Hello writers and readers! Here is another poem from Crossroads III to welcome you back from the Holidays. Marie recently read her poem at the Paramount, so if you missed that event, read on! Thank you Marie!


Our Fading Wonderings

Marie Ungar


Wrinkled hands

caress smooth, colored paper

over uniform blue sheets,

folding, unfolding.

Old eyes

searching for solace

in the meticulous scribbles of

three words, painstakingly written

again and again over ninety-seven years

so they are engraved on all the        loneliest

walls of her mind.


Weary thoughts break a leak and

the memories come

pouring, unbidden,

of not so long ago

when they left her, smiling

with small hands and full faces

and tight hugs around the knees

that made her teeter

but laugh just the same.

To think they didn’t even know

it would be the last time

that he gave her his wide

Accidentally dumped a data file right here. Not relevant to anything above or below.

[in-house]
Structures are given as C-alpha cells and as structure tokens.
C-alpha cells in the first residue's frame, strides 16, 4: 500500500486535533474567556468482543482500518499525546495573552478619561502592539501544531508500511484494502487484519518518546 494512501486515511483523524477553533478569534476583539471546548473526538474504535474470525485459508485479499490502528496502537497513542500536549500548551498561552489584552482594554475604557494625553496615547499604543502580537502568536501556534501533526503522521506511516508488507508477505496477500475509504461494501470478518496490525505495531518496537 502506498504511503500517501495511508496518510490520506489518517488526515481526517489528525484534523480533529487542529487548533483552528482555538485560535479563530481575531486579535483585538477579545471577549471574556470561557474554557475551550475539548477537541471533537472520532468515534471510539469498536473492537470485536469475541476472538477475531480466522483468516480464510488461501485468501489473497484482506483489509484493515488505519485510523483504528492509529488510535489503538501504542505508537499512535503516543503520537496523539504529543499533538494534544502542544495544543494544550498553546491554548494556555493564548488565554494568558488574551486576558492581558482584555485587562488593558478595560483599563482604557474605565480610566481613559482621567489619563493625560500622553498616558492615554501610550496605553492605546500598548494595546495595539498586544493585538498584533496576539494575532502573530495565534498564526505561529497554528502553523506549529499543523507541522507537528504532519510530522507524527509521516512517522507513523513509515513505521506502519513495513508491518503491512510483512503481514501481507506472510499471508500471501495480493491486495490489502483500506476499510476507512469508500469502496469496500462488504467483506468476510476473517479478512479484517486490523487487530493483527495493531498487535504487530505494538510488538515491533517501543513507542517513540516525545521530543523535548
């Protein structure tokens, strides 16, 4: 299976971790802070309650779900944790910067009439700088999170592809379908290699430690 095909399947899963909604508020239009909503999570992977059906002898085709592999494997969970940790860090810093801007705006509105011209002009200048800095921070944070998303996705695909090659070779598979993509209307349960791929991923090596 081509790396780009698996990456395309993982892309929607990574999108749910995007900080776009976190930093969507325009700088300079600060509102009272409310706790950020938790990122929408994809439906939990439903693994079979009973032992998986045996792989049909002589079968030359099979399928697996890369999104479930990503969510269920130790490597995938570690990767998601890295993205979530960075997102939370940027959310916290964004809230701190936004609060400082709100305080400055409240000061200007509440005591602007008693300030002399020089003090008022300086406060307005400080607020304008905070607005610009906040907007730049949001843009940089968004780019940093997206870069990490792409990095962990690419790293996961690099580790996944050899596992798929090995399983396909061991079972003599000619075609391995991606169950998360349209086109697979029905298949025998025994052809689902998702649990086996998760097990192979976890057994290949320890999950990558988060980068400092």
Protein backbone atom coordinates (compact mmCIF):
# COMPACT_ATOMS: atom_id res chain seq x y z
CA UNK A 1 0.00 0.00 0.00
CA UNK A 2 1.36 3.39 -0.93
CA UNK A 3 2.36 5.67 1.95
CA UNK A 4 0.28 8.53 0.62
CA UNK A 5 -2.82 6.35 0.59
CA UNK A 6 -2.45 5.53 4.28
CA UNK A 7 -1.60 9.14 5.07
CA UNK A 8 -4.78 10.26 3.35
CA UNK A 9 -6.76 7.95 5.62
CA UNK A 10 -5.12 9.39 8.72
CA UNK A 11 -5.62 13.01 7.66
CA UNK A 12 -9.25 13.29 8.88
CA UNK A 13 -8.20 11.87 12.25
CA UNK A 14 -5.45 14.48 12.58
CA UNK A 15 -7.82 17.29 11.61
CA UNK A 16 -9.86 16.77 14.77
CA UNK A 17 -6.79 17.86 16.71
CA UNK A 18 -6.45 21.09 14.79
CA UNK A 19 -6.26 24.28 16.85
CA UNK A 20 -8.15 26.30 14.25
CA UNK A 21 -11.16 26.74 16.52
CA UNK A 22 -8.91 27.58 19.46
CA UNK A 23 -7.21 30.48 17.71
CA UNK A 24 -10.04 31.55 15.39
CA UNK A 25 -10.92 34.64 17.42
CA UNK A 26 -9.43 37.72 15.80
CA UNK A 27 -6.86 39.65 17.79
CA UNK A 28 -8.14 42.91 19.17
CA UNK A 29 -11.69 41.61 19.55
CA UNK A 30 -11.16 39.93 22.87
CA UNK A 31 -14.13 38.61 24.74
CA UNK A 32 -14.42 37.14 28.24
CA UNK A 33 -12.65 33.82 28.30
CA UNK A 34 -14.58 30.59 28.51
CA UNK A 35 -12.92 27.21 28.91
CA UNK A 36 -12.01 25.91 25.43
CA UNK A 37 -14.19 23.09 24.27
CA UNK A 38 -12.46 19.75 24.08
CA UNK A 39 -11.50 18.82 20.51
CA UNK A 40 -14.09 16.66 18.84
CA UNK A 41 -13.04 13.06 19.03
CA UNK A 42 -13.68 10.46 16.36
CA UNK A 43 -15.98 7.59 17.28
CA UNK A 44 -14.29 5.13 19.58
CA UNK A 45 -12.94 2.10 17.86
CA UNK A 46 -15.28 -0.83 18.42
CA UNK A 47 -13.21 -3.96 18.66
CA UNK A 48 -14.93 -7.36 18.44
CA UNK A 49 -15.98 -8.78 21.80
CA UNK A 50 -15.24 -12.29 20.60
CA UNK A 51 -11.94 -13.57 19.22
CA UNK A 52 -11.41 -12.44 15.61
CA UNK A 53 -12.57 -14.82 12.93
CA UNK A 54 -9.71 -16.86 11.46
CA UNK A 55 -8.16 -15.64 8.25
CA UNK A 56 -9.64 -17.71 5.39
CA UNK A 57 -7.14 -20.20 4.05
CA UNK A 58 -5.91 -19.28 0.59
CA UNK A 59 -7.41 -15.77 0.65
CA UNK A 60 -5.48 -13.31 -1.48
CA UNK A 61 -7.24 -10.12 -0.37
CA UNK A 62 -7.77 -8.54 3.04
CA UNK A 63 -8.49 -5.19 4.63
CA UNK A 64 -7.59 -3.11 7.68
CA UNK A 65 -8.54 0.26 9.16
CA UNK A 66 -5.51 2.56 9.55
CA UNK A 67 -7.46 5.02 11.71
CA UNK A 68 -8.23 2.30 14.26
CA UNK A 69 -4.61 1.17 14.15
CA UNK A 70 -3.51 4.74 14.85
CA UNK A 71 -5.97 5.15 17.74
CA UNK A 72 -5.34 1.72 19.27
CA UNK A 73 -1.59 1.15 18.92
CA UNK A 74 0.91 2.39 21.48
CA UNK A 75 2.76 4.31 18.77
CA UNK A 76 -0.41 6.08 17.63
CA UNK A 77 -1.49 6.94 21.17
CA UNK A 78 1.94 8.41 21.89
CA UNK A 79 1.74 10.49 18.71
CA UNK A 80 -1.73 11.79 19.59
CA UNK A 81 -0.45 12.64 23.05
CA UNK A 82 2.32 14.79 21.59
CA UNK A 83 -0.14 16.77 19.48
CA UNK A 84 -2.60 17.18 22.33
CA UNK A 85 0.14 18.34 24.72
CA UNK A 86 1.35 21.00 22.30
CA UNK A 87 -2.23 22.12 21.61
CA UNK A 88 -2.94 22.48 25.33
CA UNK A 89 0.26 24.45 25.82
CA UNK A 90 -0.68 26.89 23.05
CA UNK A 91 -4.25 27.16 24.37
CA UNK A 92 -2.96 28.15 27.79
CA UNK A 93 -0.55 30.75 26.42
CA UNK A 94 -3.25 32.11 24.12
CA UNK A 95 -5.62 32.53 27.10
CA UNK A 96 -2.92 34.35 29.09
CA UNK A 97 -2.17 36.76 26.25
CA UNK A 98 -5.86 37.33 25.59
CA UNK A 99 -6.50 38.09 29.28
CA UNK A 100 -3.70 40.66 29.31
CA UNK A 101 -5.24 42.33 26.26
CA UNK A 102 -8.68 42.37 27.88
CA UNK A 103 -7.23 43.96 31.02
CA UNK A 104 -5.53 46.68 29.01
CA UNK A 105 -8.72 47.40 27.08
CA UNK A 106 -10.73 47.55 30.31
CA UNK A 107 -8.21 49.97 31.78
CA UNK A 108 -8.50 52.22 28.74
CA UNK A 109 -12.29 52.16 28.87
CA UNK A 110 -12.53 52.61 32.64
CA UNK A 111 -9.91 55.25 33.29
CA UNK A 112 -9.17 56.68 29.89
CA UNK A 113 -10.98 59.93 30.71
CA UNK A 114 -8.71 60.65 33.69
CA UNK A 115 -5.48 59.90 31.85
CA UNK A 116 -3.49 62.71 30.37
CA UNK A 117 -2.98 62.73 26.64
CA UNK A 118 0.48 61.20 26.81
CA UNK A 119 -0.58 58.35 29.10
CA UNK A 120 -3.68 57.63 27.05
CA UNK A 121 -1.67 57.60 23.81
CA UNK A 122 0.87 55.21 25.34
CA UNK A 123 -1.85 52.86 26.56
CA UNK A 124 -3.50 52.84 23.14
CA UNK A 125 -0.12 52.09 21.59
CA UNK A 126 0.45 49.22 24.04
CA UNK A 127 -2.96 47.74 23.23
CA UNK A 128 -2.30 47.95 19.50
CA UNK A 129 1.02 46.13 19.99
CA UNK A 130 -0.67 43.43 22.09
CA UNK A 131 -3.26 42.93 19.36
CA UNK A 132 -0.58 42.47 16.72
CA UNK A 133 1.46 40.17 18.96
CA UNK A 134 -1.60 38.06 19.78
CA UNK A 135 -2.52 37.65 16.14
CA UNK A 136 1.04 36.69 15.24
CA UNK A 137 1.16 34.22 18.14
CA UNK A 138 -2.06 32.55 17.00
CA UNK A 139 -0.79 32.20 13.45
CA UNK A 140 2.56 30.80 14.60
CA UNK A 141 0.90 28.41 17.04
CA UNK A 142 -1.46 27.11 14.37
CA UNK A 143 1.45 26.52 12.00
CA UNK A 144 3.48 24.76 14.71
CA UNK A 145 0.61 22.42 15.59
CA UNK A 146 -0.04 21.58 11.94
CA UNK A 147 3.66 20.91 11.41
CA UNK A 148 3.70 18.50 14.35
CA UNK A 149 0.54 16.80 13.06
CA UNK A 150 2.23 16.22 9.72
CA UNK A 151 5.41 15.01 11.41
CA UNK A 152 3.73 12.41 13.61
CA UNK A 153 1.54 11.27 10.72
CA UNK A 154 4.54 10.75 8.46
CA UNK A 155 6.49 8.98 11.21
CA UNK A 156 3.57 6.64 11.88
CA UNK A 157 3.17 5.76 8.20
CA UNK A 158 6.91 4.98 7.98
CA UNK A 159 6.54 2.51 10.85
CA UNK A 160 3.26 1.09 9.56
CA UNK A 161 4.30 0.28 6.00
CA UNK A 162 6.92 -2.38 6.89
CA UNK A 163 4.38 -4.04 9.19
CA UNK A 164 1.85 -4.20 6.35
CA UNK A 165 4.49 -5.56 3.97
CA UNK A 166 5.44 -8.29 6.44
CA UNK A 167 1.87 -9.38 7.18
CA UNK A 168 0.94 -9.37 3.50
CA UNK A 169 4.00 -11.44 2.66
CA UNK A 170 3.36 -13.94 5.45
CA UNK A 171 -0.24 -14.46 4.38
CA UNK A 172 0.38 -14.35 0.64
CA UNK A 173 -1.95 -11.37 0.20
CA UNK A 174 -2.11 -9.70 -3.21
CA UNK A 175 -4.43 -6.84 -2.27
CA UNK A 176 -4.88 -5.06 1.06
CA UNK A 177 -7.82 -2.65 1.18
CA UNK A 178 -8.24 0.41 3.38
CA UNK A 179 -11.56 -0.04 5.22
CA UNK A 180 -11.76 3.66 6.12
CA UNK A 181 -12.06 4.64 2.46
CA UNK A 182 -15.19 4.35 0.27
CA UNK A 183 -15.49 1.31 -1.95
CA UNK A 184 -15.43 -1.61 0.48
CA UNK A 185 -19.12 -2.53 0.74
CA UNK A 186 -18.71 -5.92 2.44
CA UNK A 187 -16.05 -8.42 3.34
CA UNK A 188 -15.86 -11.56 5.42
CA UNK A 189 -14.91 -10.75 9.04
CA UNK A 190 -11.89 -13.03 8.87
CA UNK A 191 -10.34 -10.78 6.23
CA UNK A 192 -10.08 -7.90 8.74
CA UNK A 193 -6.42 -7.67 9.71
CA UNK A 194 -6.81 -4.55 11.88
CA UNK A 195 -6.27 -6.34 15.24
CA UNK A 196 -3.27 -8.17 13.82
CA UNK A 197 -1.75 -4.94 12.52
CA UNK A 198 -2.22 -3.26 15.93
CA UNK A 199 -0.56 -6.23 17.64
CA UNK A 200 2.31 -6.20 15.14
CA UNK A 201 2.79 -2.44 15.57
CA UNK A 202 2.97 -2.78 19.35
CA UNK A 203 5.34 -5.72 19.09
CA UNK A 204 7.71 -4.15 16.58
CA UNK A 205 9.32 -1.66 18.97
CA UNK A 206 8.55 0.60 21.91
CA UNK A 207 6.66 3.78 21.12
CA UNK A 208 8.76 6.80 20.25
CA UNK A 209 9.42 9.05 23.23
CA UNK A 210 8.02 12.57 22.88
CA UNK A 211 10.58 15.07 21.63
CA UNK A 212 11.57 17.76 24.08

blue gaze; she her

harmless words—

they’d miss her, they said,

as they boarded the plane.

How much? she wonders now.

How much?


It was not so long ago

she watched from the doorstep,

fretting over sandwiches and veggies

and brown paper bags.

Hair a little blacker,

back a little straighter,

she waved in farewell

as the bus pulled away.

Through the darkened window

young lips formed the words—

I’ll miss you, they said,

excited and nervous.

Looking back, she wonders:

How much?


Not so long ago

she was that little girl herself

who didn’t even contemplate

what it would be like

to fade.

The moving van next door

of the utmost significance—

oh, how they sobbed

over braiding hair and

packing boxes.

I’ll miss you; they hugged

after laughing and crying

and she never stopped to wonder:

How much?


She searches and searches

in the large, inked letters

so familiar yet foreign

written                        miles               away.

Life is so beautifully

redundant it               hurts,

yet in the end it refuses to answer your questions.

The heart rate monitor beeps.

The clock ticks loudly.

With effort she loosens wrinkled,

arthritic hands,

letting go—

you’d think she might be good at it, now.


The card

falls to her lap.

We miss you, she reads.


But how much?

A punctuated pause;

she closes her eyes.

The final fluctuation;

she wonders.